Tuesday 16 August 2016

Isopropyl Alcohol Nasal Inhalation for Nausea in the ED?

Wouldn’t it be great to have something quick, safe, ubiquitous, non-invasive and cheap to give patients with nausea in the ED? How about getting them to sniff on an alcohol wipe?

Yes, you heard me correctly.

But unfortunately, it is probably no better than proper placebo and may cause downstream harm.

There have been some prior studies of alcohol nasal inhalation in the post-operative literature. In addition, aromatherapy has been used in other studies investigating treatments for nausea. So why not bring it to the ED?

This was a randomized double blind, placebo controlled trial performed in a single military ED in Texas. Inclusion criteria were patients aged 18 to 65 with a chief complaint of nausea >3/10 on a numerical rating scale (NRS).

Patients were randomized to hold either an alcohol prep pad or sterile saline wipe about 2.5cm from their nose. They were instructed to nasally inhale deeply for no more than 60 seconds and told to stop if the nausea was completely relieved. This was repeated at the 2 and 4 minute mark if they did not have success.

The primary outcome measure was nausea as reported on the NRS at 10 minutes.

Results? Only 80 patients were recruited but it didn’t matter because there was a huge treatment effect. At ten minutes, the NRS for the alcohol arm dropped from 6 to 3. The placebo had no effect at all. This is great stuff!

But not so fast…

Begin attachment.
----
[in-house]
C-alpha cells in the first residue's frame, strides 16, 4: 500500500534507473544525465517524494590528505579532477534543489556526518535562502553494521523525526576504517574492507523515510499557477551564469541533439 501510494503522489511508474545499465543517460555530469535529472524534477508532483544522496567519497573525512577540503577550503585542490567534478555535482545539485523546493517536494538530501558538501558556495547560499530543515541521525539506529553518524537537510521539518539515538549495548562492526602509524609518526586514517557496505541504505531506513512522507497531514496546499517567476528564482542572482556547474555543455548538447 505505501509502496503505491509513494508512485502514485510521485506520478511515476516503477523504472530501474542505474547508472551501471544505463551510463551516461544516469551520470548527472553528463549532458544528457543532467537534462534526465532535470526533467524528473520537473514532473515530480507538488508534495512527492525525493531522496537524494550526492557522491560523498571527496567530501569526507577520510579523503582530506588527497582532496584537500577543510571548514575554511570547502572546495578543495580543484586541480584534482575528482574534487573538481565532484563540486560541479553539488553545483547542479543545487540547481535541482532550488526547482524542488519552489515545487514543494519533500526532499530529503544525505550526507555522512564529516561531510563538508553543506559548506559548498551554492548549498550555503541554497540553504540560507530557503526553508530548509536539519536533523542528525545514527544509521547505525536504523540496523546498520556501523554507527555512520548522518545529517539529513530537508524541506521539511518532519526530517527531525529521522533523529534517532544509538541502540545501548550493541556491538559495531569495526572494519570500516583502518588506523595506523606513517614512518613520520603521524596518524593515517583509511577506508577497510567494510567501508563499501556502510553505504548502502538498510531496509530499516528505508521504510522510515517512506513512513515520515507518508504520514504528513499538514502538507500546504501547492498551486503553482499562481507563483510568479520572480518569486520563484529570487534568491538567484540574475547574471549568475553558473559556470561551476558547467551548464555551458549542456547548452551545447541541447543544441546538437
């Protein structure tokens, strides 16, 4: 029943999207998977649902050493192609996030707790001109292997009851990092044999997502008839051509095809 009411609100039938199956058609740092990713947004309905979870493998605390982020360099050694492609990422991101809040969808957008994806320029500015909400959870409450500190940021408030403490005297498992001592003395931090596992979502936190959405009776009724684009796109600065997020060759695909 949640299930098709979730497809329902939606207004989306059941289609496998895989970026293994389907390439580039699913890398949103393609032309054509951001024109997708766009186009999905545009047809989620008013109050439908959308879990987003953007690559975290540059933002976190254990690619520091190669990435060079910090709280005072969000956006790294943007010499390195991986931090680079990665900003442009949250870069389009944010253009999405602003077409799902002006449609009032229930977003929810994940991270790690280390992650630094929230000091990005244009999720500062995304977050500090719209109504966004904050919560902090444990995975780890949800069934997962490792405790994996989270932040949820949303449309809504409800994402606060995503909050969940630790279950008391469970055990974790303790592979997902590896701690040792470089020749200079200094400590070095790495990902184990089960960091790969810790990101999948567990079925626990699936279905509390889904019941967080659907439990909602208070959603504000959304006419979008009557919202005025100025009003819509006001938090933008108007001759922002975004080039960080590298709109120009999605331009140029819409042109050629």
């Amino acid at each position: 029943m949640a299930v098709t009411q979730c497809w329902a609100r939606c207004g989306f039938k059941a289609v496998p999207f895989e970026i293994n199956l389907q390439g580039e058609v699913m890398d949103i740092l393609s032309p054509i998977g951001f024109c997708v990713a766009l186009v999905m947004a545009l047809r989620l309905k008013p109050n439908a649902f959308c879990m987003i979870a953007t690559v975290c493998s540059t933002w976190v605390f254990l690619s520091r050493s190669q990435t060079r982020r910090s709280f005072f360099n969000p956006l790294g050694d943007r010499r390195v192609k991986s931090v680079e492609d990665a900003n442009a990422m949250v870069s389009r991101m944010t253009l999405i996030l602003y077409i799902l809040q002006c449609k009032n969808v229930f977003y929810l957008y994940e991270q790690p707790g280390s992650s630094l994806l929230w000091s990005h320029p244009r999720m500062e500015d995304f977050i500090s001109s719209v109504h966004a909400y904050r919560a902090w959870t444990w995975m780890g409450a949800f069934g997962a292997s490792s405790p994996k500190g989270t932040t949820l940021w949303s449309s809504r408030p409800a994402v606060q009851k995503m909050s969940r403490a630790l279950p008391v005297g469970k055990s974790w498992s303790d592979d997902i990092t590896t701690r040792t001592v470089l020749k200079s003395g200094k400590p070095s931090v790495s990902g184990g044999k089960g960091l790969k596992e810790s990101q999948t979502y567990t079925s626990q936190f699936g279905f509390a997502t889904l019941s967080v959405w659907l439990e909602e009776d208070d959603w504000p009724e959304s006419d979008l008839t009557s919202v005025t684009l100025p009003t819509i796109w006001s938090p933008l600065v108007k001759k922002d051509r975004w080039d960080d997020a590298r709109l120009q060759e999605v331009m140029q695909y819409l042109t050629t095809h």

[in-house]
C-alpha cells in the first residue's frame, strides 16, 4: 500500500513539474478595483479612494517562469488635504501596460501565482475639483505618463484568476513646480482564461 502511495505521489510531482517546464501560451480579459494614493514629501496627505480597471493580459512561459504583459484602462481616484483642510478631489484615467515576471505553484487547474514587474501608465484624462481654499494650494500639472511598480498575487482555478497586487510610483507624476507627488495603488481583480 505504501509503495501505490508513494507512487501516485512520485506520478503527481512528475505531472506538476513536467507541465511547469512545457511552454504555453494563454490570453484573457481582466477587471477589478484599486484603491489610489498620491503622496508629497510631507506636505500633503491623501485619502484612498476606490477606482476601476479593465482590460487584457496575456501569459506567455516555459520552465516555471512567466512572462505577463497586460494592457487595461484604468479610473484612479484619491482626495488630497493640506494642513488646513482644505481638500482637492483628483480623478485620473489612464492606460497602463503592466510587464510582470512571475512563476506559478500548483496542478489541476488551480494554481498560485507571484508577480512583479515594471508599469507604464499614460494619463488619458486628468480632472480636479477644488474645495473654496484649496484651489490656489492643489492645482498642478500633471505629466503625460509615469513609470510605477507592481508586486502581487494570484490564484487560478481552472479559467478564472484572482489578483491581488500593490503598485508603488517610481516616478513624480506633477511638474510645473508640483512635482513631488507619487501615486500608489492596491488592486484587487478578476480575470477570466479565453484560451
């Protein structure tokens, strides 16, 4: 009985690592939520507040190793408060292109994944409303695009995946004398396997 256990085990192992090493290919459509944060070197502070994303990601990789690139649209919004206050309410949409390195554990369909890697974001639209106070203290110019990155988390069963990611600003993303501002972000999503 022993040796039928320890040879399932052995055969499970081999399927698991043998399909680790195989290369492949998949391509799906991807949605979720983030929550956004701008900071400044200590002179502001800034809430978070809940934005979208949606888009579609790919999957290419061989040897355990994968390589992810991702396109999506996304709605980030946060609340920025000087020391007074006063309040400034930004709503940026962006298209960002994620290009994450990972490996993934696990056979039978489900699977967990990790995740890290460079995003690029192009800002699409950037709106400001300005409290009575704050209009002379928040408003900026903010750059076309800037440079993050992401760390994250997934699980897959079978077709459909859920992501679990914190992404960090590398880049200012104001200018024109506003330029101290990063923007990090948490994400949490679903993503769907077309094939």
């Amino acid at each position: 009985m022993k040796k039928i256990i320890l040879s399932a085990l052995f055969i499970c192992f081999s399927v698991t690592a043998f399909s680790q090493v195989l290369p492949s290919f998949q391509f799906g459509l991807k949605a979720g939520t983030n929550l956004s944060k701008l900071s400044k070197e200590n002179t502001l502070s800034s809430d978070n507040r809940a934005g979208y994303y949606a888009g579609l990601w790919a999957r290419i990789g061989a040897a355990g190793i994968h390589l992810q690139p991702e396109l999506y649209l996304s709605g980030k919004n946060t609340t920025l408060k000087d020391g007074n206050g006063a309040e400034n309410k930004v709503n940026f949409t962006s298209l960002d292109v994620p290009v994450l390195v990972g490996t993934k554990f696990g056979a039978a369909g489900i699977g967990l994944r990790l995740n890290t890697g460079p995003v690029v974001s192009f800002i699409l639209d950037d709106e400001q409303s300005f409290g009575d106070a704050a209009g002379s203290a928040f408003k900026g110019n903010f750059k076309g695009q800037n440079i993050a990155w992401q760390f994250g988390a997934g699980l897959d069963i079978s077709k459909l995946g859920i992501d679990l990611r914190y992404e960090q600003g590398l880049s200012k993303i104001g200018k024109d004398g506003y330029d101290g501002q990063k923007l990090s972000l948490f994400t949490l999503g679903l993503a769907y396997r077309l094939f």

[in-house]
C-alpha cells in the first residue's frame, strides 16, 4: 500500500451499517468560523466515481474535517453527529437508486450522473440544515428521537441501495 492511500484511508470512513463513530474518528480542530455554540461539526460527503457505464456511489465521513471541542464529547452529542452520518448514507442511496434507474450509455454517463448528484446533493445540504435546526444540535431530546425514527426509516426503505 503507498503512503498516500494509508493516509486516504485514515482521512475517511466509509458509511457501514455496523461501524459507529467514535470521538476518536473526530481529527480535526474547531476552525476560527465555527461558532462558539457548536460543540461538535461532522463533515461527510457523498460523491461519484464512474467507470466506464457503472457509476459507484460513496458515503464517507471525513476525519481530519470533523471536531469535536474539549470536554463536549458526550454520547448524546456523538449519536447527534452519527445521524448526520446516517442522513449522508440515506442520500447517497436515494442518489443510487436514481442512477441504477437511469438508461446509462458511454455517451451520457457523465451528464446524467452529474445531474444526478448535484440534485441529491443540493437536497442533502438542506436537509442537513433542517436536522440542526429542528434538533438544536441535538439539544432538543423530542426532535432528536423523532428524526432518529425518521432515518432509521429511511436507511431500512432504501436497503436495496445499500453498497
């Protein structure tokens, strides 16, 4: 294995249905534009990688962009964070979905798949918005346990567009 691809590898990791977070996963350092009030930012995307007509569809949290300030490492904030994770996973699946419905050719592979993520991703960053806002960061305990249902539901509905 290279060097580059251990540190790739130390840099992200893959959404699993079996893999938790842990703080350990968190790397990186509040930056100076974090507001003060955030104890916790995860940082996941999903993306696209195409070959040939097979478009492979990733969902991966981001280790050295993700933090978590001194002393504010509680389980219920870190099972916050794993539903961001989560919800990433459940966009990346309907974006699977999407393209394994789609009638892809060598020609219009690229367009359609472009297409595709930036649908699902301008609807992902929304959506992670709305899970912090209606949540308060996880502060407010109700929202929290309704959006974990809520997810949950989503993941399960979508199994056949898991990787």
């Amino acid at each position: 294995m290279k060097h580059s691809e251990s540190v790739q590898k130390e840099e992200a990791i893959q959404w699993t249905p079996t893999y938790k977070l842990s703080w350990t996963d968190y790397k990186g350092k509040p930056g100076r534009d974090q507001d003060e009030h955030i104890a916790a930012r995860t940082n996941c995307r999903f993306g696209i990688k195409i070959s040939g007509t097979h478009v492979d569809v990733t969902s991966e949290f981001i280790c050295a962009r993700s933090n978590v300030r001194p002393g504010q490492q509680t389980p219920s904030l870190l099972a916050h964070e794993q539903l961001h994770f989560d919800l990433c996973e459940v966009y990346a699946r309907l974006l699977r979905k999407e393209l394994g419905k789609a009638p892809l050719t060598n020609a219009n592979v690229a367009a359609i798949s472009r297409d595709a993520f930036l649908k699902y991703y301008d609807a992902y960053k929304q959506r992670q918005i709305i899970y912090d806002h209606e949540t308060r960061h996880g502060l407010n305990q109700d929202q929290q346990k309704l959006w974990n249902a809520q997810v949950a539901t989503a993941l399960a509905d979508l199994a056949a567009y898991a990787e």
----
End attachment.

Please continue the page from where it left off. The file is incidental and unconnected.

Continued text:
For a placebo to have no effect for nausea is astounding. The vast majority of studies quote about a 30% reduction in nausea when using placebo. The results of this study would have been remarkably different had they used a proper placebo.

Another interesting piece of data was the use of subsequent antiemetics. They were given in only 72% of the placebo group but were required in 89% of the alcohol group. This 17% (95%CI -0.5 to 34.8) increase was not statistically significant but quite clearly worrisome. Could the alcohol sniffing cause paradoxical increased antiemetic requirements?

Probably the biggest argument for skepticism is simple methodology. Small studies demonstrating large treatment effects are usually proven wrong. In statistical speak, this is very likely a type I error.

Despite what you may have heard on the social media echo-chamber of the underqualified, we should not be getting our patients to sniff alcohol. This is unless it is a beautiful glass of Penfolds Grange Hermitage.  

Bon appetit!


Propofol vs. Ketofol for deep procedural sedation in the ED; which is better?

Ketofol exploded on the scene with great enthusiasm over the past decade. But is all the hype worth it?


Most anaesthetists are loath to combine fixed strength drugs in the same syringe. This is akin to combining salt and pepper in the same shaker. (Don’t think about it… I’ve already got the patent.)

Ketofol, a fixed mixture of ketamine and propofol, is theoretically meant to have the advantage of mitigating the side effects of either drug when used alone. So why not.

This Australian double blind randomized controlled trial went far to try to answer the question. They included adults requiring deep procedural sedation supervised by a FACEM.